6.23      This vicious circle, FFA suggested, could only be broken 'through government intervention, particularly in terms of a mandatory minimum coverage of women in sport or some kind of affirmative action'.[334]

Gendered coverage of women's sport

6.24      It is not only the quantity of coverage that is at issue. There are differences in the way the media portray women's and men's sport, mostly reinforcing gender stereotypes, or undermining women's achievements. As Ms Jackie Frank said in response to Mr Mangos's remarks on Channel Seven's Sunrise program, one of the issues with coverage is that 'The word is exposure. Women have to expose themselves to get a bit of airtime'.[335] This is a longstanding concern surrounding women's sport. Women's sport is more likely to be sexualised, and women are more likely to emphasise sexuality in fundraising for their sport.[336] However, while this kind of portrayal is frequently used to secure media coverage, it can also create problems for the sport. One newspaper sports editor was reported in An Illusory Image as saying:

You would be surprised at the number of excellent action shots involving women sport-stars from tennis, netball and hockey, which get thrown in the bin simply as a result of their uniforms being short and their sports pants showing. It is not worth the grief we get from a very loud minority public to run these photos and that is a shame.[337]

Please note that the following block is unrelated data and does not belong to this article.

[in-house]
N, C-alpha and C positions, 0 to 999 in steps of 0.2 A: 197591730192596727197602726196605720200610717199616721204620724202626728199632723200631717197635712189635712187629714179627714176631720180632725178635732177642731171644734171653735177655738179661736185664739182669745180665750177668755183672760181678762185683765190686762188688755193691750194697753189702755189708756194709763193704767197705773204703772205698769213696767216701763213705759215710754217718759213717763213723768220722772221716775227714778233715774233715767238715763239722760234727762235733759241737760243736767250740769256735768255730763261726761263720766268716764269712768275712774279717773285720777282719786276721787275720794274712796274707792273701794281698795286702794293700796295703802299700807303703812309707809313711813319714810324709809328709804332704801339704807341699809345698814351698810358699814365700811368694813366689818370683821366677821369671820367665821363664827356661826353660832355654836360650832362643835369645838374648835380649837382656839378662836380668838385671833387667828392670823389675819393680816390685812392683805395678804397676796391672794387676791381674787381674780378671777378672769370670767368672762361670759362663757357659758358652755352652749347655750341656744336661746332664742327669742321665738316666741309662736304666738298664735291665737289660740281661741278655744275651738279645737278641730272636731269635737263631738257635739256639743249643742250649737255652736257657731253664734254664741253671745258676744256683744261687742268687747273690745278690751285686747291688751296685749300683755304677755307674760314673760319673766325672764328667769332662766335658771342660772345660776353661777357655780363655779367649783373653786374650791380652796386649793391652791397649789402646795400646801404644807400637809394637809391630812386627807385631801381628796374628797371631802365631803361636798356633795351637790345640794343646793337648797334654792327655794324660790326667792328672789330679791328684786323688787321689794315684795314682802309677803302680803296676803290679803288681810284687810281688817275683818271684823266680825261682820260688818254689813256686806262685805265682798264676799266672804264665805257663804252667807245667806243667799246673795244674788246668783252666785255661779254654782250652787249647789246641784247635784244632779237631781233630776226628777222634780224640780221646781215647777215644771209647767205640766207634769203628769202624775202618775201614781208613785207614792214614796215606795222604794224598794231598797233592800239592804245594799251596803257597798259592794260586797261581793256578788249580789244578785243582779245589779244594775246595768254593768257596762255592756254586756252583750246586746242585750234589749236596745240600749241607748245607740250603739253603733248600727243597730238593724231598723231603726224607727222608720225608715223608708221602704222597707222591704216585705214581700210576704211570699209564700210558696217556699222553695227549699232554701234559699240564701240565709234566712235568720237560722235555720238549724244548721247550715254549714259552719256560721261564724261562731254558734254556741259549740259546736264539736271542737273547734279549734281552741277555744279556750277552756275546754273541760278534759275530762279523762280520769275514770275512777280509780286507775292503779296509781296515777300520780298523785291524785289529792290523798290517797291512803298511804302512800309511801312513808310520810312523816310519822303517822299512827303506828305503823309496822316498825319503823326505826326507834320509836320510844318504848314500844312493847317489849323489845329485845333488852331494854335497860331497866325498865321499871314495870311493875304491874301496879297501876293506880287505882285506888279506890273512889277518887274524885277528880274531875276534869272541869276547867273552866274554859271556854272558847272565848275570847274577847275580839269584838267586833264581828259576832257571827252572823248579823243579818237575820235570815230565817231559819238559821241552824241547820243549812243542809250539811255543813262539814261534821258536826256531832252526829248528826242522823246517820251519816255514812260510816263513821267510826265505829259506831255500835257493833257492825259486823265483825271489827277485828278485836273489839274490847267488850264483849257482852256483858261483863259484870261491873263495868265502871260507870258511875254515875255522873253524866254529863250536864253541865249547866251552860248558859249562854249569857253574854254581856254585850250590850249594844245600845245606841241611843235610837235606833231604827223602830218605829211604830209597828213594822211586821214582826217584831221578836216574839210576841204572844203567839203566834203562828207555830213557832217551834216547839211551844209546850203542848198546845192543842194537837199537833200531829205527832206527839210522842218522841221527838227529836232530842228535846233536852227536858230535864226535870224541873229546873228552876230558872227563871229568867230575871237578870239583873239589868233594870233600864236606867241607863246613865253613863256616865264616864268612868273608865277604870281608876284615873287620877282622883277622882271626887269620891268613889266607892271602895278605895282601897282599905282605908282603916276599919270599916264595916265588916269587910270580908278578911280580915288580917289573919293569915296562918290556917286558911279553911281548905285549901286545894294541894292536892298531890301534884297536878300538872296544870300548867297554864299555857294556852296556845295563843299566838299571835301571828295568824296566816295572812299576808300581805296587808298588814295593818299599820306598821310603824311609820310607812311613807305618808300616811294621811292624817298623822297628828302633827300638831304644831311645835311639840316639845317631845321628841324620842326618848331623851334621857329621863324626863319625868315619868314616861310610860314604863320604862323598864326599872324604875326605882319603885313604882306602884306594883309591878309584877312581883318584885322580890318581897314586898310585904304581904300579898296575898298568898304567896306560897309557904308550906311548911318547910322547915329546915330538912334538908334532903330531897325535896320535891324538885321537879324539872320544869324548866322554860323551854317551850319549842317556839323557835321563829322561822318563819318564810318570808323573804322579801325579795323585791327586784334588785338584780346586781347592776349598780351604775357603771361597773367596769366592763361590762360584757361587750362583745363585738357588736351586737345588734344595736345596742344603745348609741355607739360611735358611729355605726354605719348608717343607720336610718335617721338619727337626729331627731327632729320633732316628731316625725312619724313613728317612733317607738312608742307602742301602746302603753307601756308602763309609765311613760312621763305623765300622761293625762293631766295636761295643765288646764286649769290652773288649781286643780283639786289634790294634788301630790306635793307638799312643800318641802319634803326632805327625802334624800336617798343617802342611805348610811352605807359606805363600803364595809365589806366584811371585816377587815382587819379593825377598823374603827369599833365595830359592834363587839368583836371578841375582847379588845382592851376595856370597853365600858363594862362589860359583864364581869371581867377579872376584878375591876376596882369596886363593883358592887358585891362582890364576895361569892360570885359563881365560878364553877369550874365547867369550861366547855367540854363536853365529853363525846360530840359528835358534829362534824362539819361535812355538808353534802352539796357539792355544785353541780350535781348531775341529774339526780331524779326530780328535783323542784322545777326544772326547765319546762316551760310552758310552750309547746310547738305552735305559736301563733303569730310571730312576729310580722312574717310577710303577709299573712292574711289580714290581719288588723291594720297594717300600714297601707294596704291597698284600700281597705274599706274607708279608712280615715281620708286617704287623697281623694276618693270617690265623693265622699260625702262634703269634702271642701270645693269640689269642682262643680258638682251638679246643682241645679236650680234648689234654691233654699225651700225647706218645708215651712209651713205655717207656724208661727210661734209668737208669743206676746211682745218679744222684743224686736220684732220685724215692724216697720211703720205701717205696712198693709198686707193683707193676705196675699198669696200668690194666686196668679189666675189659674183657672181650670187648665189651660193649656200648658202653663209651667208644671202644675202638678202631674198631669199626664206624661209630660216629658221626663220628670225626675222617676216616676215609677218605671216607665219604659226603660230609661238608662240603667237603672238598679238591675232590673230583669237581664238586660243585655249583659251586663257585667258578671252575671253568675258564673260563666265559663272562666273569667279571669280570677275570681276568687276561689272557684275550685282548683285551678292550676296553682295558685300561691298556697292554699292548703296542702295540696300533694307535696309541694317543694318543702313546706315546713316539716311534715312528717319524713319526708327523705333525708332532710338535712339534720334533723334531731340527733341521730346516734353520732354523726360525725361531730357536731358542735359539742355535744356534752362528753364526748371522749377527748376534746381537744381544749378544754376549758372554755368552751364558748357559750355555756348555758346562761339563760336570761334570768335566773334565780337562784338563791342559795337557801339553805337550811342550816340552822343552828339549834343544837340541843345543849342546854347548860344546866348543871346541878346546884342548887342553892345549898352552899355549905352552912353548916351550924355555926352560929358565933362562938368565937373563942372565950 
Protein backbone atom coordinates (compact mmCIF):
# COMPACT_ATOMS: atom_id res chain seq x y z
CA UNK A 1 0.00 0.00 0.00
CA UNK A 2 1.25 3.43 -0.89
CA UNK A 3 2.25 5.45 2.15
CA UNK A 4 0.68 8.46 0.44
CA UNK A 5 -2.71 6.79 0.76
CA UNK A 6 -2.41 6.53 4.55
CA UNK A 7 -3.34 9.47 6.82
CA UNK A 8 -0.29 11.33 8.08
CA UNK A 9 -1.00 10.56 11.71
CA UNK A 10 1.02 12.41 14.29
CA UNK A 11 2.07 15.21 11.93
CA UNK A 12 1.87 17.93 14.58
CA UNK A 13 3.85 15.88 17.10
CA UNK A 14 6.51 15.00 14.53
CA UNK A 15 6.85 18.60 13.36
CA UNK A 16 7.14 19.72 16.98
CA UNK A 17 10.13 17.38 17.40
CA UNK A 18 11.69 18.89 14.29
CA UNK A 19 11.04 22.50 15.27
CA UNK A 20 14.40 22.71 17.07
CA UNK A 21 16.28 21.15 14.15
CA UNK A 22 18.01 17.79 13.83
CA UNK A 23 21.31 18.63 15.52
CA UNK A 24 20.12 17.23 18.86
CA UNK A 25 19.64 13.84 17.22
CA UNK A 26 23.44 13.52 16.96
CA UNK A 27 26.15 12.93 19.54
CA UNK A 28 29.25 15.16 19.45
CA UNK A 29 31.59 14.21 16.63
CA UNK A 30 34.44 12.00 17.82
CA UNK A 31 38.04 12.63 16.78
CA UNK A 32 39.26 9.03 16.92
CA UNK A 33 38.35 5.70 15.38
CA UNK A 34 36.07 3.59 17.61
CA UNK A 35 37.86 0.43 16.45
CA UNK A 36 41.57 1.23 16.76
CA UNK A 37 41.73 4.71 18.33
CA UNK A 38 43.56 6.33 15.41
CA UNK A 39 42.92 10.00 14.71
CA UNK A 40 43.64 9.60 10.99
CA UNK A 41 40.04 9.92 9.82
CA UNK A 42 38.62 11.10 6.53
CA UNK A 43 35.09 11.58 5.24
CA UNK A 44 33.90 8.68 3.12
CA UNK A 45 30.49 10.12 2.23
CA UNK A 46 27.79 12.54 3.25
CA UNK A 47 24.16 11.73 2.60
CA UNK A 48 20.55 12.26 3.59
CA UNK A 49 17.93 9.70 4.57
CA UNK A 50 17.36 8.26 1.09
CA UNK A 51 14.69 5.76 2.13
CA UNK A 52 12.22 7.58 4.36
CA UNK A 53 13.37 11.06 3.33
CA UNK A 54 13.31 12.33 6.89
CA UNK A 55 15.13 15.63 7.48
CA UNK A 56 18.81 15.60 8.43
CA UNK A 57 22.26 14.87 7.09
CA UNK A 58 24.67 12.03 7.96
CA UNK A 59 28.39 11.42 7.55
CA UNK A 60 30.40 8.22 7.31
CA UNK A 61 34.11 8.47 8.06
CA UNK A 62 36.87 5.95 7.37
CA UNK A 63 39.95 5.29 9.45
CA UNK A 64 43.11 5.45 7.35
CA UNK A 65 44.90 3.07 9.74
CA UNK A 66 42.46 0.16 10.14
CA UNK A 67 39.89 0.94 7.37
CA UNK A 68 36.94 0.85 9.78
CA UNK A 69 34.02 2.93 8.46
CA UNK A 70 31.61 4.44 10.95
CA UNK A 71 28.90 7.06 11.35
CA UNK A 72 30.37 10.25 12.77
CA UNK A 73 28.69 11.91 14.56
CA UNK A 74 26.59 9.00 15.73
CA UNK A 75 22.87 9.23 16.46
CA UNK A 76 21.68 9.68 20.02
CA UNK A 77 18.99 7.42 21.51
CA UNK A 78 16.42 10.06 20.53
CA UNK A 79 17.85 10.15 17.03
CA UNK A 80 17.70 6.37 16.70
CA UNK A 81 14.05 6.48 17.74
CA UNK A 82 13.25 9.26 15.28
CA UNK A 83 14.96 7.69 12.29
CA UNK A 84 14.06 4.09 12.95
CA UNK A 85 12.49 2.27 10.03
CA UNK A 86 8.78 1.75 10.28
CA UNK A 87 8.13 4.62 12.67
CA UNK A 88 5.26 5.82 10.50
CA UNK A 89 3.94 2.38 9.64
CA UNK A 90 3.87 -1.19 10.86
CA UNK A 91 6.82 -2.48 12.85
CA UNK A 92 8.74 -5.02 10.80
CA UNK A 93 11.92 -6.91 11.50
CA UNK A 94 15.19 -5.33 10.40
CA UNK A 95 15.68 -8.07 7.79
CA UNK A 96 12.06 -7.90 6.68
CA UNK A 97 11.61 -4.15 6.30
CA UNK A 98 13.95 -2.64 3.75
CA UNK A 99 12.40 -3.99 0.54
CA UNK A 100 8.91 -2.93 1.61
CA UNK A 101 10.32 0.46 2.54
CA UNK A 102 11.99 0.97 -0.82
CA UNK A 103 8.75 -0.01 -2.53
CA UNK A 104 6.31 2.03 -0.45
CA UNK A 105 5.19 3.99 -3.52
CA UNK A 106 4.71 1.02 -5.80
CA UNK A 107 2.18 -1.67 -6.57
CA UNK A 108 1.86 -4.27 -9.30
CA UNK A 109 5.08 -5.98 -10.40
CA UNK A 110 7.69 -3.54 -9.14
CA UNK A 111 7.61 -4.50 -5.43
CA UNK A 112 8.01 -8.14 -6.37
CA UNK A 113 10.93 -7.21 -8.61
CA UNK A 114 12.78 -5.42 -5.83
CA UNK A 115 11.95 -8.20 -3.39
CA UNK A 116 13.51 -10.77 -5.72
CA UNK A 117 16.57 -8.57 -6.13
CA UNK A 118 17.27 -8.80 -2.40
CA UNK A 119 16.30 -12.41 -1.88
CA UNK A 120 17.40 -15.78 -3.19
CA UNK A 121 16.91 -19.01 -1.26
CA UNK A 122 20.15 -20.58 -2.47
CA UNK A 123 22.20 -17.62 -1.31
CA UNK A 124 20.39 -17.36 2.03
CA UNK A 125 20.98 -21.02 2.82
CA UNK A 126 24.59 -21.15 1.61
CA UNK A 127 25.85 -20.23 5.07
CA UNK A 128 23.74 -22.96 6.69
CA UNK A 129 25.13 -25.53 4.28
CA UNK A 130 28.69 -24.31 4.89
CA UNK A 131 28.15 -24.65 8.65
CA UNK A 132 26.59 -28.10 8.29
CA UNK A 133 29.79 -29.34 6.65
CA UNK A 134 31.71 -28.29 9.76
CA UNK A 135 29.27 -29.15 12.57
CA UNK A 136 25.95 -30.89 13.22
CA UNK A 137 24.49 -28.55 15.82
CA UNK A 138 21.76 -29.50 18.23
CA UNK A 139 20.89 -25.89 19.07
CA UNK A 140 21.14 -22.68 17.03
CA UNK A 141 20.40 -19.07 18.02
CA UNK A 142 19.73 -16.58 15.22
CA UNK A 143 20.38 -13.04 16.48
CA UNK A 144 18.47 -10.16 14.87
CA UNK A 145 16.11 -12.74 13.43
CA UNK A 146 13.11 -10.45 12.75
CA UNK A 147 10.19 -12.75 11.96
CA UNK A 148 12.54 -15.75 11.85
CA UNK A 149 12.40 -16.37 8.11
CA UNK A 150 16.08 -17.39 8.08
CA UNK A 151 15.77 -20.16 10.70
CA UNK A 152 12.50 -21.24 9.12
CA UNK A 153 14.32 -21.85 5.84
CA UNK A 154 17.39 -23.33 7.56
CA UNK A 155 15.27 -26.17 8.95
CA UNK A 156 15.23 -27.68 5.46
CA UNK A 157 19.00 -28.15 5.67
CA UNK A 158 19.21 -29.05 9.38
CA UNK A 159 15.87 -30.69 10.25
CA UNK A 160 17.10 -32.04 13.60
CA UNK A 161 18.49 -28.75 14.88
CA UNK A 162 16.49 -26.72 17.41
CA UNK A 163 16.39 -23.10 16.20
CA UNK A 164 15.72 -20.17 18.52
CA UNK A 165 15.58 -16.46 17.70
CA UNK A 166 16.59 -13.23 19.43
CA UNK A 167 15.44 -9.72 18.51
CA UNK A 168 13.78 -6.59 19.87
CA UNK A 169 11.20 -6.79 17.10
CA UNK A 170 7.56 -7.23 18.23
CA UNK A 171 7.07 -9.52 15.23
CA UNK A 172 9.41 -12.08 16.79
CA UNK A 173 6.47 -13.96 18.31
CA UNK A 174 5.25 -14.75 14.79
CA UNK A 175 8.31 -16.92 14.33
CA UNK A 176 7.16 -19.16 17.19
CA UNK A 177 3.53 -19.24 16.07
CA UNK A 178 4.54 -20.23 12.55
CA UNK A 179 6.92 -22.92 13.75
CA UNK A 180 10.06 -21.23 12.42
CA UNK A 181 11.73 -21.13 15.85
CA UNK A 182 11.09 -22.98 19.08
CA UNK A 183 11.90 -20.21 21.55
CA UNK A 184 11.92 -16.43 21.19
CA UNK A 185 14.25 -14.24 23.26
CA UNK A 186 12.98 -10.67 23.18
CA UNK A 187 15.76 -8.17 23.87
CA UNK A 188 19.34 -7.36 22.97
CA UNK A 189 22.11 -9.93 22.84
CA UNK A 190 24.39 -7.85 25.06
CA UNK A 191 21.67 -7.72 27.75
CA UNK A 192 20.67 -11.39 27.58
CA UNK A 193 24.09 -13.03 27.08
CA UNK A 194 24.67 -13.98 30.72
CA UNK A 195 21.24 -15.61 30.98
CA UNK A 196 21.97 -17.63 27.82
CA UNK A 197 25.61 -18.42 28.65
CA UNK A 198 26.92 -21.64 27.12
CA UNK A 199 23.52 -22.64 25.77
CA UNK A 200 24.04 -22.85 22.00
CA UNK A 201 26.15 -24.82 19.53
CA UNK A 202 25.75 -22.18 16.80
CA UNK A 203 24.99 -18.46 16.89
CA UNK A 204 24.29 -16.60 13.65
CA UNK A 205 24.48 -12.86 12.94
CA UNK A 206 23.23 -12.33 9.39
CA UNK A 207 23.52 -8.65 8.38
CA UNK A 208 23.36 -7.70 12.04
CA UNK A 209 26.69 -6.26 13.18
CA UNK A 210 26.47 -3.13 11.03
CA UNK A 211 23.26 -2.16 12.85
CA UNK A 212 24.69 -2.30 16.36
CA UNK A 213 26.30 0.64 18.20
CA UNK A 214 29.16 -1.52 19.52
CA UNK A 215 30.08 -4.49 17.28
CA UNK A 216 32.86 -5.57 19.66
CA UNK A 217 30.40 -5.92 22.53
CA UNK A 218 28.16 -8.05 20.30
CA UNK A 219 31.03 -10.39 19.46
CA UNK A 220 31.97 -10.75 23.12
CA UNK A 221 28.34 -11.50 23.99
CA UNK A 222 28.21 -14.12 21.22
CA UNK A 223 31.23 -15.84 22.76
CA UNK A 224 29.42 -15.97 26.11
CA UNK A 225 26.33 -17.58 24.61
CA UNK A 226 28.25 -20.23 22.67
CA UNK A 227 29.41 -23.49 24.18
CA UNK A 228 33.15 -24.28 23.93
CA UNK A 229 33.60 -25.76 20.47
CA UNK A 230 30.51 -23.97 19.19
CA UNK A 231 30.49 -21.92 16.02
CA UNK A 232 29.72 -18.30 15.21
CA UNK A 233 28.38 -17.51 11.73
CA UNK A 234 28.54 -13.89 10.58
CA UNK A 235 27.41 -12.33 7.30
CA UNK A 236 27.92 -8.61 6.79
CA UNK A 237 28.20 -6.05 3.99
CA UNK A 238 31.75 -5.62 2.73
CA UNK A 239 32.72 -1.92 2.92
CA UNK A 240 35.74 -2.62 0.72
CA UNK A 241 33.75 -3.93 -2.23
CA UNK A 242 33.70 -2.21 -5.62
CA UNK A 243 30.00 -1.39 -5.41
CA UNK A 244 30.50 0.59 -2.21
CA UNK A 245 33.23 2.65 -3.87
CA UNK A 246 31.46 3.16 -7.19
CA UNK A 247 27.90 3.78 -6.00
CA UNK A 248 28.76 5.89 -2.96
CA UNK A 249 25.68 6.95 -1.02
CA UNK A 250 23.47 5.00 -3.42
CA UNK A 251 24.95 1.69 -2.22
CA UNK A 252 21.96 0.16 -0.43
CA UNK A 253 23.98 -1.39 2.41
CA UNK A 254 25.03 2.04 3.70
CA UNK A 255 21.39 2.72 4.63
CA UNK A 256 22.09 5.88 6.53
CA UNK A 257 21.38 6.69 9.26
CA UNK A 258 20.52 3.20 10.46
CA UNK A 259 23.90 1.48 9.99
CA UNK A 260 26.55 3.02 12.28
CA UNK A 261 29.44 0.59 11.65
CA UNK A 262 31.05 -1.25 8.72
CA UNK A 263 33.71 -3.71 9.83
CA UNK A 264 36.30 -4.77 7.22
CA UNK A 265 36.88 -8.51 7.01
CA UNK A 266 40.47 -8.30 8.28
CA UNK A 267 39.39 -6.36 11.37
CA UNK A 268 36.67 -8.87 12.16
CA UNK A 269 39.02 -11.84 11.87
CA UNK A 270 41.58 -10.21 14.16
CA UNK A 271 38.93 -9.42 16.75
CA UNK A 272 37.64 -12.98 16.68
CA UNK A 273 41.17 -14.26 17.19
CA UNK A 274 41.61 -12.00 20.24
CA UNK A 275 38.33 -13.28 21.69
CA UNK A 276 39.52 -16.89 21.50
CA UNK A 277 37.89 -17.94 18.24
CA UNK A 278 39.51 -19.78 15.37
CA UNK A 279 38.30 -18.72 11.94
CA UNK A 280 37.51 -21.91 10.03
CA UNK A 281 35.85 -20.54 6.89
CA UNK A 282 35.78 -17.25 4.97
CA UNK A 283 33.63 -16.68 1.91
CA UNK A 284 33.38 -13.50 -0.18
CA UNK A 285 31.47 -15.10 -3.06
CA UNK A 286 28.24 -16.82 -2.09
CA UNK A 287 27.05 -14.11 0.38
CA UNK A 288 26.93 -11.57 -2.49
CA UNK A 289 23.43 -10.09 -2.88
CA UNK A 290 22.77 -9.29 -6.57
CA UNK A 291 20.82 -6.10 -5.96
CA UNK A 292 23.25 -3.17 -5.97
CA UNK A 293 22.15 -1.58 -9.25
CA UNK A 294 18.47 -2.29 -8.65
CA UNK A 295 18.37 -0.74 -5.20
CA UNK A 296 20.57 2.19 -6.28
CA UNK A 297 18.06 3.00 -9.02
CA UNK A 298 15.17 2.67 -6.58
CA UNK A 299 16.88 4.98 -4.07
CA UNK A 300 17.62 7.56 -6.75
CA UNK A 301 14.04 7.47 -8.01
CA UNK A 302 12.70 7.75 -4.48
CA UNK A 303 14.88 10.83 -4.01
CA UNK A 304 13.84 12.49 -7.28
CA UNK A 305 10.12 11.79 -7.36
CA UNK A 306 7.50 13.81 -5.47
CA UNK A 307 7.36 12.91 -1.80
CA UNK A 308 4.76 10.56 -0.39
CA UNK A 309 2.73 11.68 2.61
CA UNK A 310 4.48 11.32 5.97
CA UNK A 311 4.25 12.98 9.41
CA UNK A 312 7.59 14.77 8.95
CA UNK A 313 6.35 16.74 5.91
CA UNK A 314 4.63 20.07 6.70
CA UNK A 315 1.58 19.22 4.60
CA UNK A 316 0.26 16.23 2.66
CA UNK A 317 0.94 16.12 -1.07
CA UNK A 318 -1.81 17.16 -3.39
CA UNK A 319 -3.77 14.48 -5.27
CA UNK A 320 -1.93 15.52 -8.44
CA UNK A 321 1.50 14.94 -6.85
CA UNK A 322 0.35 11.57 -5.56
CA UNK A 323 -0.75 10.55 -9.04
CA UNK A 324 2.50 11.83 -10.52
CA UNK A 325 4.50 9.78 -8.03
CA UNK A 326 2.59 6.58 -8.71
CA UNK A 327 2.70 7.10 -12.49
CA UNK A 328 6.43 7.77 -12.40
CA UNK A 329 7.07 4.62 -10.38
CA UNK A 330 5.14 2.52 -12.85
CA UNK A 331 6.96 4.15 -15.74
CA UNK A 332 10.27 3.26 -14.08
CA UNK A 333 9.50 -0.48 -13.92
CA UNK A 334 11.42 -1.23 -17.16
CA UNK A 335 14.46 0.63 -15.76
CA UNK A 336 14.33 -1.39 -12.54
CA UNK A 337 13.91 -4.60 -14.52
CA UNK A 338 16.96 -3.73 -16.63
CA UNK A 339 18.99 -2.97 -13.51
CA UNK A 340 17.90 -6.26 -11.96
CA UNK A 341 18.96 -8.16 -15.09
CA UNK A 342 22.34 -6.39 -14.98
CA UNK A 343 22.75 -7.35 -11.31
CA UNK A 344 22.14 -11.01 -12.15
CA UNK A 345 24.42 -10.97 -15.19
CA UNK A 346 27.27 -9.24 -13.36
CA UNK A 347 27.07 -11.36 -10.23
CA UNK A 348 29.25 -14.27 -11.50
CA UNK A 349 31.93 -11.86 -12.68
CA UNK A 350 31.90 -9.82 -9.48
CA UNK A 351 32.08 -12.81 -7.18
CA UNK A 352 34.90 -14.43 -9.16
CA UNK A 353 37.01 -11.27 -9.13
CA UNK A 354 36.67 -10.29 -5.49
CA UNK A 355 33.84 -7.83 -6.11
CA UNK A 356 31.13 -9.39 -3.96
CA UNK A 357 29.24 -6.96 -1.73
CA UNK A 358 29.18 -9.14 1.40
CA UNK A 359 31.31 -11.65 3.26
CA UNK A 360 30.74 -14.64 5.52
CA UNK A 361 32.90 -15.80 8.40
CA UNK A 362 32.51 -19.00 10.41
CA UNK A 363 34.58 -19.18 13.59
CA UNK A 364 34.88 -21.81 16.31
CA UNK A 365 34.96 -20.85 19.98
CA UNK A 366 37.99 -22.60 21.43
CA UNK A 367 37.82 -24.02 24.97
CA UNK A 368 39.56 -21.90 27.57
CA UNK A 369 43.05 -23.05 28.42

6.25      ACTSport raised the concern that stereotypes of what women play may create barriers to the media portrayal of sport:

I do not want to be disrespectful of netball, but it is an easy sport for the media to grab because it epitomises the ultimate in the feminine, non-threatening aspects of sport. It is 95 per cent played by women, for women. They wear skirts. There is a very feminine kind of presentation in the whole sport of netball.[338]

6.26      The analysis presented in An Illusory Image highlighted how dominant were various stereotypes of women in media coverage. They were often referred to as girls; were more likely to be shown in passive poses; far more likely to be shown in posed, and sometimes sexualised, images; and subjected to stereotyped descriptions (as, too, were men).[339] One submission forwarded an example to the committee of coverage on one page of a newspaper, which printed a story about female competitors in terms of their appearance and emotions while in the other story, on the same page and covering the same sport, reported news on their male counterparts without any such language.[340] A study of ABC online coverage of the 2000 Olympics found that while women and men athletes received relatively balanced amounts of coverage, the women were more likely than men to be infantilised and to be described in emotive terms, and there was limited breadth in the coverage of women in the Olympics.[341]